If the stress that is concentrated in the cutting part of the tool exceeds the ultimate strength of the substrate, the cutting edge immediately fails through chipping. The stress in the cutting part of the tool can continue to rise during the cutting process owing to additional stresses which develop in the process. Figure 4 shows the chipping of the cutting edge in a coated cemented carbide tool. Clearly, this failure was not an adhesion failure at the interface between the film and the substrate but a cohesion failure of the substrate. In terms of physics, the stress concentration will be dictated by the cutting edge geometry and the resulting superposition of stresses.
4. Corrosion of cemented carbides
Corrosion is a degradation process based on the interaction between the surface of a material and the environment. It is associated with a potential gradient which develops in the surface layer of the material .
Four essential components are required for electrochemical corrosion to occur: a cathode, an anode, a corrosive environment provided by an electrolyte and an electrical path between the anode and the cathode. Two chemical reactions, oxidation and reduction, occur between the anode and the cathode, forming the basis of the corrosion attack. Oxidation takes place at the anode, whereas reduction occurs at the cathode. The first involves the loss of electrons from the electron shells of atoms at the anode, whereas the latter is the gaining of electrons by atoms [2, 20].
Corrosion attacks are classified according to their fundamental principles as either chemical or electrochemical corrosion.
Cemented carbides suffer this type of degradation in wood machining processes or in the mining industry.
Cemented carbides possess a heterogeneous structure, where corrosion occurs predominantly in the binder, which has lower corrosion resistance than the base material. For instance, the most common cobalt binder has poor corrosion resistance in corrosive acids, such as sulphuric acid or formic acid. By contrast, it withstands corrosion attacks in acetone, ammonia or weak acids.
If the cobalt binder proves inadequate, other binder types are available. Graph 9 shows a comparison between three types of cemented carbides containing different binders. The first one is the ordinary WC-Co grade. The second one is a WC-Ni type and the last one is a WC-Co-Ni-Cr cemented carbide. The grain size was identical in all specimens: 0.5–0.8 µm. The binder content was the same as well: 8%. Testing was carried out in artificial mine water with a pH of 5, and in a sodium hydroxide solution of pH = 14. Table 2 shows the measured data .
|Environment||Type of binder|
|Ecor (mV/SCE)||Rp (Ω cm2)||Icor (µA)||Ecor (mV/SCE)||Rp (Ω cm2)||Icor (µA)||Ecor (mV/SCE)||Rp (Ω cm2)||Icor (µA)|
|Artificial mine water||pH||5||−316||2268||6.06||−78.3||34836||0.4||−78.2||23081||5.6|
These results confirm the conclusions of earlier studies on which Table 3 is based. Table 3 describes the corrosion resistance of cemented carbides with cobalt and nickel binders in environments of various pH levels. The corrosion resistance of multi-component binders is governed by the proportions of the constituents. For instance, the presence of cobalt in the multi-component binder listed in Table 3 impairs its corrosion resistance in these environments. By contrast, the presence of chromium improves the resistance to oxidation .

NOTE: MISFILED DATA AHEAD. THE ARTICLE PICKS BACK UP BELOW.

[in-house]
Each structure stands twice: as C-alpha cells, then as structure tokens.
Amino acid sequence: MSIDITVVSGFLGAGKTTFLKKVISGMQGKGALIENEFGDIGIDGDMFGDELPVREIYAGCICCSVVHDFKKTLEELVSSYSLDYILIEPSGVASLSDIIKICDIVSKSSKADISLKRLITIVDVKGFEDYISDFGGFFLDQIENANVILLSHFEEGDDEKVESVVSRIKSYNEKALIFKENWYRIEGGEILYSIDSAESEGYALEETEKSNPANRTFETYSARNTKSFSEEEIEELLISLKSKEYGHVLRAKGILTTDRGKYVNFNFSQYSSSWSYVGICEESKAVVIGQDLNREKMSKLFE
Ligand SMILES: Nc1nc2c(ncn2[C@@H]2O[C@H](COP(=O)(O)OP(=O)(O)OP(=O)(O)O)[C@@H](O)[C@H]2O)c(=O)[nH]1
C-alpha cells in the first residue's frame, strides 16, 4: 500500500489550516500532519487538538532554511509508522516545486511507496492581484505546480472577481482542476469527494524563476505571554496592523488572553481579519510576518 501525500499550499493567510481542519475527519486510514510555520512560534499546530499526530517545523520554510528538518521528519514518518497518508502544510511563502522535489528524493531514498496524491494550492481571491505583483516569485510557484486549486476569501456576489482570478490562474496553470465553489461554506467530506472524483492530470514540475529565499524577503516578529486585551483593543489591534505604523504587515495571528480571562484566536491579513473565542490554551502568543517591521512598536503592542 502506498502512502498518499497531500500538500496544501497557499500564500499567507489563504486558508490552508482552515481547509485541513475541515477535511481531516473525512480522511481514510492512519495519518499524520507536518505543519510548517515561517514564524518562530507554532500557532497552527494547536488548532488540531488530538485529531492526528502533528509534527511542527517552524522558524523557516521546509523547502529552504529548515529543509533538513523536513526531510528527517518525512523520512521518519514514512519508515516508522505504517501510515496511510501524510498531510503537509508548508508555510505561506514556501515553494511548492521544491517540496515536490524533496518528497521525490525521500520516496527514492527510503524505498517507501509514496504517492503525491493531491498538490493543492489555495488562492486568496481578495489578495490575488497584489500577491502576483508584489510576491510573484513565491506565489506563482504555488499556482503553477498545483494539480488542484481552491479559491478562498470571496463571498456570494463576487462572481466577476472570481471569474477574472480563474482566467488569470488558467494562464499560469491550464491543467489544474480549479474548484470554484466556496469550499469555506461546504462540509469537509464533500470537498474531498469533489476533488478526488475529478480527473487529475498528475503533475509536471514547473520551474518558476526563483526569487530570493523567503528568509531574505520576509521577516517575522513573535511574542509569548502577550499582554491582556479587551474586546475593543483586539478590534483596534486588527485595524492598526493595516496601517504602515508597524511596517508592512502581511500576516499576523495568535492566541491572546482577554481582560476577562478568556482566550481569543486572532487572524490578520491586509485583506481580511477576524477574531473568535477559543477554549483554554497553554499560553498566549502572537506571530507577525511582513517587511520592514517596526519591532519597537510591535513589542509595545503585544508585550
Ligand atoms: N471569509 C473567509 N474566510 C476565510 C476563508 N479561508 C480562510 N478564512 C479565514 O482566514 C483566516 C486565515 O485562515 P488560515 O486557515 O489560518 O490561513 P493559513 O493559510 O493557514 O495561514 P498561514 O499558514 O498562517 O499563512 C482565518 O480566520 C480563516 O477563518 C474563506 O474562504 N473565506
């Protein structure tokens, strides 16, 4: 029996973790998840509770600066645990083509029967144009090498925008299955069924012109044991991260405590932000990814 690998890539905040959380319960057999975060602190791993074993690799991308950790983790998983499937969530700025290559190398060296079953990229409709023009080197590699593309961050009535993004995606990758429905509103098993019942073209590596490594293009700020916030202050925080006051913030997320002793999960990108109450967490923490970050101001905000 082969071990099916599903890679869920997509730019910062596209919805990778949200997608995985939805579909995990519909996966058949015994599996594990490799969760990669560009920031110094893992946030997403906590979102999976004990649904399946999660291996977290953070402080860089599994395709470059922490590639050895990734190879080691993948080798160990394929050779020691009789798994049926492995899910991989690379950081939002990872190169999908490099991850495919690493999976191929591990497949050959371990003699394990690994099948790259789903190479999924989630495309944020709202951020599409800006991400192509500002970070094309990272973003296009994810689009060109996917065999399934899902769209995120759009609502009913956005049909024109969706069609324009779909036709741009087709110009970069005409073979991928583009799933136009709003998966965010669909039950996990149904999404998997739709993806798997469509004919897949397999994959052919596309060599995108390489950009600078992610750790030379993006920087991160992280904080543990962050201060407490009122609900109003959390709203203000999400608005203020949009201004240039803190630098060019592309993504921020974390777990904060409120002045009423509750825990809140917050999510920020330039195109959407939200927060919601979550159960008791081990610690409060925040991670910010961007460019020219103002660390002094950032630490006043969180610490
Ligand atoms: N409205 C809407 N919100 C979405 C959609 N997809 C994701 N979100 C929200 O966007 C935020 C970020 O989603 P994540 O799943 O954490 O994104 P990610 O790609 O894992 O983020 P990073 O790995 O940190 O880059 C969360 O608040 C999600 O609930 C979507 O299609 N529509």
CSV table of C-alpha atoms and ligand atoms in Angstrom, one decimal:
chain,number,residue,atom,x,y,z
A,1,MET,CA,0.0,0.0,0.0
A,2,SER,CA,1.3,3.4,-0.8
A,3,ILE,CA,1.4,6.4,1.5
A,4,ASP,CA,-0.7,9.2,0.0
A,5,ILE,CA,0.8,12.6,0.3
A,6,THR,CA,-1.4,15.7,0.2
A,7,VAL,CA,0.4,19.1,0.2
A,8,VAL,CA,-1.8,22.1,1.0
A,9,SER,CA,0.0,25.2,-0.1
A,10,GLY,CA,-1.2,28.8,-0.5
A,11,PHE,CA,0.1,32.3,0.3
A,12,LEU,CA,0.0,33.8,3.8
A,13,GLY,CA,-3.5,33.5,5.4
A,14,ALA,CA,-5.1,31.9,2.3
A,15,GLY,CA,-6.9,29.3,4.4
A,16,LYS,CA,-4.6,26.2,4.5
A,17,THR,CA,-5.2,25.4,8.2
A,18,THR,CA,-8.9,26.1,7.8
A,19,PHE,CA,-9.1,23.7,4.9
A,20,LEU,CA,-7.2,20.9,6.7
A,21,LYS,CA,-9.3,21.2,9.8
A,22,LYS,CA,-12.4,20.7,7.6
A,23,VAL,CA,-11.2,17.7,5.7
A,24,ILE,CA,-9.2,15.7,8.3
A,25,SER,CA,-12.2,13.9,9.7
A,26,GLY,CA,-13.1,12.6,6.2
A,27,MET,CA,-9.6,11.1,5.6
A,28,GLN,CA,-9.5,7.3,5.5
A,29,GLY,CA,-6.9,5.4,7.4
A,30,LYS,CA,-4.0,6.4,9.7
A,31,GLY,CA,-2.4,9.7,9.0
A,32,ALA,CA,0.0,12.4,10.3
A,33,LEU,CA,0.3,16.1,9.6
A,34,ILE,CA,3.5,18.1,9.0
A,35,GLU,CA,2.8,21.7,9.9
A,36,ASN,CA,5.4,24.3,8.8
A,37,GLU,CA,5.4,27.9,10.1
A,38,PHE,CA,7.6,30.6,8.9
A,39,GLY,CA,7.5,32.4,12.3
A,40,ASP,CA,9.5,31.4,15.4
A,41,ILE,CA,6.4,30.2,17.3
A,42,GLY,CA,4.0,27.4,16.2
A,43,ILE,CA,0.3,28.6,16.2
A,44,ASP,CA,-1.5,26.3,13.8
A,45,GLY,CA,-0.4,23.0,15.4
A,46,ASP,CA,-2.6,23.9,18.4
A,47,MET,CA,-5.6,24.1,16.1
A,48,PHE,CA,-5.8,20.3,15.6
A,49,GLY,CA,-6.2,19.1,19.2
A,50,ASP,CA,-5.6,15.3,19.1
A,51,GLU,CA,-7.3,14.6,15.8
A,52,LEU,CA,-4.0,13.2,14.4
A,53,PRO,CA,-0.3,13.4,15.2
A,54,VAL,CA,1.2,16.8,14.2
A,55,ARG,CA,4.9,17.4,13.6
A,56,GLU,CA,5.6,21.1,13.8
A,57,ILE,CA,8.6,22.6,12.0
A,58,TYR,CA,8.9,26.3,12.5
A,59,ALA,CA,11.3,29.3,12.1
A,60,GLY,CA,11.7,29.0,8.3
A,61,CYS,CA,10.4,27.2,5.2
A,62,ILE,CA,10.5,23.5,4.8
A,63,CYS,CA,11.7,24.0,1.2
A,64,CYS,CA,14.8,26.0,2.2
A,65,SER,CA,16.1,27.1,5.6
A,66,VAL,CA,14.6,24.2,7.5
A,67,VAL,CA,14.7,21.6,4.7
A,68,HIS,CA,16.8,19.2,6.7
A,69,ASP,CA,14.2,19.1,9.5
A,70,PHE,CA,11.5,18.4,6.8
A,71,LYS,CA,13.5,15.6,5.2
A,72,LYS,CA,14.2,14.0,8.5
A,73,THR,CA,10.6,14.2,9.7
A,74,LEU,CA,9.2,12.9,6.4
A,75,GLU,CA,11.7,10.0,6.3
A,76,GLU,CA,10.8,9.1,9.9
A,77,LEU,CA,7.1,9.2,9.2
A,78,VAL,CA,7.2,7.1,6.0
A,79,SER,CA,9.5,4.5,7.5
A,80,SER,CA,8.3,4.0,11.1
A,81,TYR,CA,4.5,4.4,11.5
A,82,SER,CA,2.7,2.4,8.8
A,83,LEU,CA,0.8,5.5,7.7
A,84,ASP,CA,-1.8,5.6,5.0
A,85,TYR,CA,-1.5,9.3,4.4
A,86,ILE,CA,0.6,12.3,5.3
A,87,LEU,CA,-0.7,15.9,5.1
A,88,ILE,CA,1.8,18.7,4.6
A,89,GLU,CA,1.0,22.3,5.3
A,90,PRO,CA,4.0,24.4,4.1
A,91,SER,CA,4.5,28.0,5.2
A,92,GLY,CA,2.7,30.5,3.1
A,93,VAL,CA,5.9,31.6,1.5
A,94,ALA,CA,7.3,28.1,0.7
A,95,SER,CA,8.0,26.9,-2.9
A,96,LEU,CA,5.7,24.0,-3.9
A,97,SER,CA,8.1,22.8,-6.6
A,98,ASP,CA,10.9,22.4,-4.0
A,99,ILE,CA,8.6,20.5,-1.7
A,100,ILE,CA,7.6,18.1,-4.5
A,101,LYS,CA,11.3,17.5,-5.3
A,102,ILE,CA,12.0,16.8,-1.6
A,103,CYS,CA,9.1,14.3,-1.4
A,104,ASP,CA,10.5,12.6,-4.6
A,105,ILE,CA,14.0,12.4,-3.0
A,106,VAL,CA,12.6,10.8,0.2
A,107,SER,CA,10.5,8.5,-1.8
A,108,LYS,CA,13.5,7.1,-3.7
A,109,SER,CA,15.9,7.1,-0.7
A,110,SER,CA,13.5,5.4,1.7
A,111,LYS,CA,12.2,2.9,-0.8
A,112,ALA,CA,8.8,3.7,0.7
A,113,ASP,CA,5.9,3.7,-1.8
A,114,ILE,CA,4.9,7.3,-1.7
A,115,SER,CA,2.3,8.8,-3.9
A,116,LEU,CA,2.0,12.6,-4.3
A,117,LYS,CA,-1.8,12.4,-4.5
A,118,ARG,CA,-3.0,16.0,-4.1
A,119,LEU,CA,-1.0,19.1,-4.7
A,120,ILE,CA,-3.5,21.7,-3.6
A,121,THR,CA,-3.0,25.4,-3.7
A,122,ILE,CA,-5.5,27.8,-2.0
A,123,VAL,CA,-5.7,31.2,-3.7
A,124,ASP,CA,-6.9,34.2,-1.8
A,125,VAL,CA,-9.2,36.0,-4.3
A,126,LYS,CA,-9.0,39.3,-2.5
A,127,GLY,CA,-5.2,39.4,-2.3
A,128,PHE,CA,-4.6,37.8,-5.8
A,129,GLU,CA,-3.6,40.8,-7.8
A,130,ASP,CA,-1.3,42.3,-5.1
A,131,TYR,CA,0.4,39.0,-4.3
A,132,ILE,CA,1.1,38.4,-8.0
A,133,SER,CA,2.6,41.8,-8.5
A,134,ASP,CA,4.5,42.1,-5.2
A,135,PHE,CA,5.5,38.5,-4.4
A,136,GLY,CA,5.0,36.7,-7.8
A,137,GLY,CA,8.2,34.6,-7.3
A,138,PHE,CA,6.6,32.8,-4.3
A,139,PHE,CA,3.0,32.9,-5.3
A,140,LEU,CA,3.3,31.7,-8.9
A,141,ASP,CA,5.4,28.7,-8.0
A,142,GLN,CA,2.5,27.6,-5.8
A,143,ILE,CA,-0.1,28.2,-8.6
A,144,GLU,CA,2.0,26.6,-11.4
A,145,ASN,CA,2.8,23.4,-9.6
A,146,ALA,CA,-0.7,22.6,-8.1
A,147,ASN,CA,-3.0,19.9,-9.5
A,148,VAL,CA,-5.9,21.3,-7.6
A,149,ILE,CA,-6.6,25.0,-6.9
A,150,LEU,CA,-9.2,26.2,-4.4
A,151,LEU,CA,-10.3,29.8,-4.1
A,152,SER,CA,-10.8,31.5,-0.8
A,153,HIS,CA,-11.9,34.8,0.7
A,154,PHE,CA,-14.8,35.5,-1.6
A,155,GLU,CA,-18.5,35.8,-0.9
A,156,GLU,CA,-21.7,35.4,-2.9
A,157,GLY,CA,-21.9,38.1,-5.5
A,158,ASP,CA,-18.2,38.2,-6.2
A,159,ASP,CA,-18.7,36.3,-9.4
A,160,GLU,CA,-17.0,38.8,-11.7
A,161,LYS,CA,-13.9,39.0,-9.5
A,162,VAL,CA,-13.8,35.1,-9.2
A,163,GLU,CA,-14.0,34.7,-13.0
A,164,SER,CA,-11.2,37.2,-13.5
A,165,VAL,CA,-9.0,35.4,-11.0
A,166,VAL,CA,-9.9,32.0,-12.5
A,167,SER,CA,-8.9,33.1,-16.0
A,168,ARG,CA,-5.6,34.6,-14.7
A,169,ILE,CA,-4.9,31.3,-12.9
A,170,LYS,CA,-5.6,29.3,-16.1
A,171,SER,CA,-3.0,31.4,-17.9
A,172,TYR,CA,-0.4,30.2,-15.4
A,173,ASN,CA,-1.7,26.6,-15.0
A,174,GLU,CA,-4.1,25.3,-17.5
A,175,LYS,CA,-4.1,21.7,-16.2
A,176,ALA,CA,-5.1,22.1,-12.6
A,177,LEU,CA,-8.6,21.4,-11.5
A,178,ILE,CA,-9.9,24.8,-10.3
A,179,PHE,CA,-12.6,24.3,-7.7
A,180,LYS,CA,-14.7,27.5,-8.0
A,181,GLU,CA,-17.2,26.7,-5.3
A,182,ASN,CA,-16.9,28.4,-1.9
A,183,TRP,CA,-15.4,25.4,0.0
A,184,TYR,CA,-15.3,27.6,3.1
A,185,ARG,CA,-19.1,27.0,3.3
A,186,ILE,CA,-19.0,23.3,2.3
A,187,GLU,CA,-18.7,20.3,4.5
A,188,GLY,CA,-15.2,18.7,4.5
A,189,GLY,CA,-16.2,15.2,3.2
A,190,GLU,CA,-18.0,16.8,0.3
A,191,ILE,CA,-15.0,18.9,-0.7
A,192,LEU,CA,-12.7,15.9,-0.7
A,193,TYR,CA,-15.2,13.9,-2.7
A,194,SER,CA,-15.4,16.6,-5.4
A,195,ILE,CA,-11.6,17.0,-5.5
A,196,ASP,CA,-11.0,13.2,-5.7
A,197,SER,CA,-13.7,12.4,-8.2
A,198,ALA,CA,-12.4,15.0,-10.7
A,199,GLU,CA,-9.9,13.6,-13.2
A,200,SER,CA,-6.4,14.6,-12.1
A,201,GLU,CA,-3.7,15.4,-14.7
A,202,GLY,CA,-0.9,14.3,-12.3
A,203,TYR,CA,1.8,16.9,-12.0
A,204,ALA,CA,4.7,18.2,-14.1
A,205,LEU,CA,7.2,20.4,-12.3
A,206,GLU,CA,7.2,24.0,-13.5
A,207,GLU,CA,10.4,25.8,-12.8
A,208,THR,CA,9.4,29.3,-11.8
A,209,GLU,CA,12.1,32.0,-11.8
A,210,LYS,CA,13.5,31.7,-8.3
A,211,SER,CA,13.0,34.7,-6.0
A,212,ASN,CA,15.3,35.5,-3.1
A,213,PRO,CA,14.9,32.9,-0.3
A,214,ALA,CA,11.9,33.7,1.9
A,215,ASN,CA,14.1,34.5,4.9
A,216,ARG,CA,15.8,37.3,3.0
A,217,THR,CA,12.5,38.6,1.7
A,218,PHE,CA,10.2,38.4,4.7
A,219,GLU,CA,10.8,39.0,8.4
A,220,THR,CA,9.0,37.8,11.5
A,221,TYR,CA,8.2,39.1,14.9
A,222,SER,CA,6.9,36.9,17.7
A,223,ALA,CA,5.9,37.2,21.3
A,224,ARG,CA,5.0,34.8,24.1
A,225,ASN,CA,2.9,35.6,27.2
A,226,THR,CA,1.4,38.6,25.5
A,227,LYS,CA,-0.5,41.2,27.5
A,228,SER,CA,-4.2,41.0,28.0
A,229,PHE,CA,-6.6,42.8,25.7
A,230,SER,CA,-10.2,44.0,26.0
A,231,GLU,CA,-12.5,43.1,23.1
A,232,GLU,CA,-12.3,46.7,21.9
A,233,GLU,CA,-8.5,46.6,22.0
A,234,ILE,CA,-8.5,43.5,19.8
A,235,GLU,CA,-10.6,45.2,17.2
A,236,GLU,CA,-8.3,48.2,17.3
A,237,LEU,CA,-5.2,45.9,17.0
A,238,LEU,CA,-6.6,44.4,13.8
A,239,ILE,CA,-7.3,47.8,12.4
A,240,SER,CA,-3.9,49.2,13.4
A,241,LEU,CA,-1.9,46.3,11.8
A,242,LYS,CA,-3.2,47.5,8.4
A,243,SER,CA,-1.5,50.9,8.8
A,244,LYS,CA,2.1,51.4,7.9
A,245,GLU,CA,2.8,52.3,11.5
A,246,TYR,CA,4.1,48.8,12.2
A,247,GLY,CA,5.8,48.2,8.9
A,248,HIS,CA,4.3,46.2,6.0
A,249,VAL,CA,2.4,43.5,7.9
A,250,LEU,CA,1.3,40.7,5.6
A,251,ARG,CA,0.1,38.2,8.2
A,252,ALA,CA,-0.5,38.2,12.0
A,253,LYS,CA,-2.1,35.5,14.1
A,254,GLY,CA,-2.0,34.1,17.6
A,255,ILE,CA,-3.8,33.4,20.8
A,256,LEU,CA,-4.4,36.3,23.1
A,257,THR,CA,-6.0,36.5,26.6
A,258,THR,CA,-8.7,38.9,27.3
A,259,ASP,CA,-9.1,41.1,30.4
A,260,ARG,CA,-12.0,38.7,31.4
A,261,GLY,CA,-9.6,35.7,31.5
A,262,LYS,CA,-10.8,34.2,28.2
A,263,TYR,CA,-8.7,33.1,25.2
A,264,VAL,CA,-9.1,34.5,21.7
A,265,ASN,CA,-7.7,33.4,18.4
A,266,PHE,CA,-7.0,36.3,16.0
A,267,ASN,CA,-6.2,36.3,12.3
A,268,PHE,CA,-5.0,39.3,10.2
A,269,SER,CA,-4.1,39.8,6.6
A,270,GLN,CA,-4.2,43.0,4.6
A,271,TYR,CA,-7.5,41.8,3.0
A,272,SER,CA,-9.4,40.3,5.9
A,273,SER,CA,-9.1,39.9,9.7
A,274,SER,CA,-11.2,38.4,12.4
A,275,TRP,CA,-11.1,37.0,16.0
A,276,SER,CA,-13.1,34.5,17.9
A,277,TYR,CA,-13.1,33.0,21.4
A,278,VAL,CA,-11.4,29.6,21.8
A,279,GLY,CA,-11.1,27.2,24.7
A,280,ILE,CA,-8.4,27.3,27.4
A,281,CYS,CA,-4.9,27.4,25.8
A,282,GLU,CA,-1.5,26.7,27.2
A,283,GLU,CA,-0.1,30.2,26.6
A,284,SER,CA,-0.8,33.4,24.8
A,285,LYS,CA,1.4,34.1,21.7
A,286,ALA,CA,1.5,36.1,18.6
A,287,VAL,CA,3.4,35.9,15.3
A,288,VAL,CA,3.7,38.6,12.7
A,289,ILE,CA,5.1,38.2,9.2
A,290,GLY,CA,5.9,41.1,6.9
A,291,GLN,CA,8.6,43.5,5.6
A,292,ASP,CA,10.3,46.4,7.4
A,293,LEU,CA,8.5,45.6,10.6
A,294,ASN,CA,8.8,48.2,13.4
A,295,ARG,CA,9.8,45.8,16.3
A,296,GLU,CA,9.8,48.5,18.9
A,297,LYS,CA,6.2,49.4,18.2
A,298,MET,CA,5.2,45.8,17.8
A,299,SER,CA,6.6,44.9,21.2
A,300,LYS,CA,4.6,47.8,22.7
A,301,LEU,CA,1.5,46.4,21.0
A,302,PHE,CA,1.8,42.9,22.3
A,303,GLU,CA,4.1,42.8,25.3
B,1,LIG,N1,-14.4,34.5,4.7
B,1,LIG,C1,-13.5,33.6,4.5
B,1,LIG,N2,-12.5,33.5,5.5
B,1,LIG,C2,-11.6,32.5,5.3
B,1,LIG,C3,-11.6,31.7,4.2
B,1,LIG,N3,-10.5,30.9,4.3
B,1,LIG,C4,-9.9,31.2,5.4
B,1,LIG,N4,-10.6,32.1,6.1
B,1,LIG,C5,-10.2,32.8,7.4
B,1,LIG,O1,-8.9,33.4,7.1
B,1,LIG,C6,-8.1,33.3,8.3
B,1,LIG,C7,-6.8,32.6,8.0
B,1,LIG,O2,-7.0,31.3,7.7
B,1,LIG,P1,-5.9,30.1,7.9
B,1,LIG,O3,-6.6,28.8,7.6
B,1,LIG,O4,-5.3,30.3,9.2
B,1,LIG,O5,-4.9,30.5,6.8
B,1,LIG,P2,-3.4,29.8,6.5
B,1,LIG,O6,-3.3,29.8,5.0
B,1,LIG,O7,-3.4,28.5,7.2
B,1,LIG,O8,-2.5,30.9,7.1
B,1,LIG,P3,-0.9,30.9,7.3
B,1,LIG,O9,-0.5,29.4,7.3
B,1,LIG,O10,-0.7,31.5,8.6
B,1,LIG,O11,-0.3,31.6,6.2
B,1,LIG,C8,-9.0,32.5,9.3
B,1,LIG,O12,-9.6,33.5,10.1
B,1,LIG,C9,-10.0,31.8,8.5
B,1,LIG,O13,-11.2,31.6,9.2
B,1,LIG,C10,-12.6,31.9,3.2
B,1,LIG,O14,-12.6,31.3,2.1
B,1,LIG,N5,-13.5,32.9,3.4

|pH||Co binder||Ni binder|
|12||Very good||Very good|
|5||Very poor or no corrosion resistance||Good|
Other factors that play a role in the corrosion behaviour of a cemented carbide include the binder content and the size of the carbide particles. They were studied on WC-Co and WC-Ni specimens. Table 4 lists the measured data .
|Environment||Type of binder||Co||Amount of binder||(%)||8|
|Grain size of WC particles|
|E:(mV/SCE)||Rp:(Ω cm2)||I:(µA)||E:(mV/SCE)||Rp:(Ω cm2)||I:(µA)|
|Artificial mine water||pH||5||−385||802||16||−316||2273||6|
|Environment||Grain size of WC particles||(µm)||0.5–0.8|
|Type of binder|
|Amount of binder||Amount of binder|
|E: (mV/SCE)||Rp: (Ω cm2)||I:(µA)||E:(mV/SCE)||Rp:(Ω cm2)||I:(µA)||E:(mV/SCE)||Rp:(Ω cm2)||I:(µA)||E:(mV/SCE)||Rp:(Ω cm2)||I:(µA)|
|Artificial mine water||pH||5||−350||1796||7.5||−345||1218||11||78||34836||0.4||−71||19862||0.67|
These results confirmed experimental studies carried out by other researchers. Those showed that in acid environments, it is cemented carbides with higher cobalt binder levels which suffer more severe degradation. In alkaline environments, the corrosion rates were similar. In the case of the nickel binder, the corrosion rate increased with its content. This occurred in both acid and alkaline environments.
Carbide grain size affects the corrosion resistance of cemented carbides as well. Table 4 confirms that fine-grained cemented carbides have better corrosion resistance in both alkaline and acid environments.
The corrosion behaviour of cemented carbides is, to a certain extent, governed by residual stresses, which were dealt with in the previous sub-chapter. Data obtained from a literature review suggest that larger residual stresses will promote corrosion attack as they are linked to higher activation energy, which the material strives to lower by oxidation.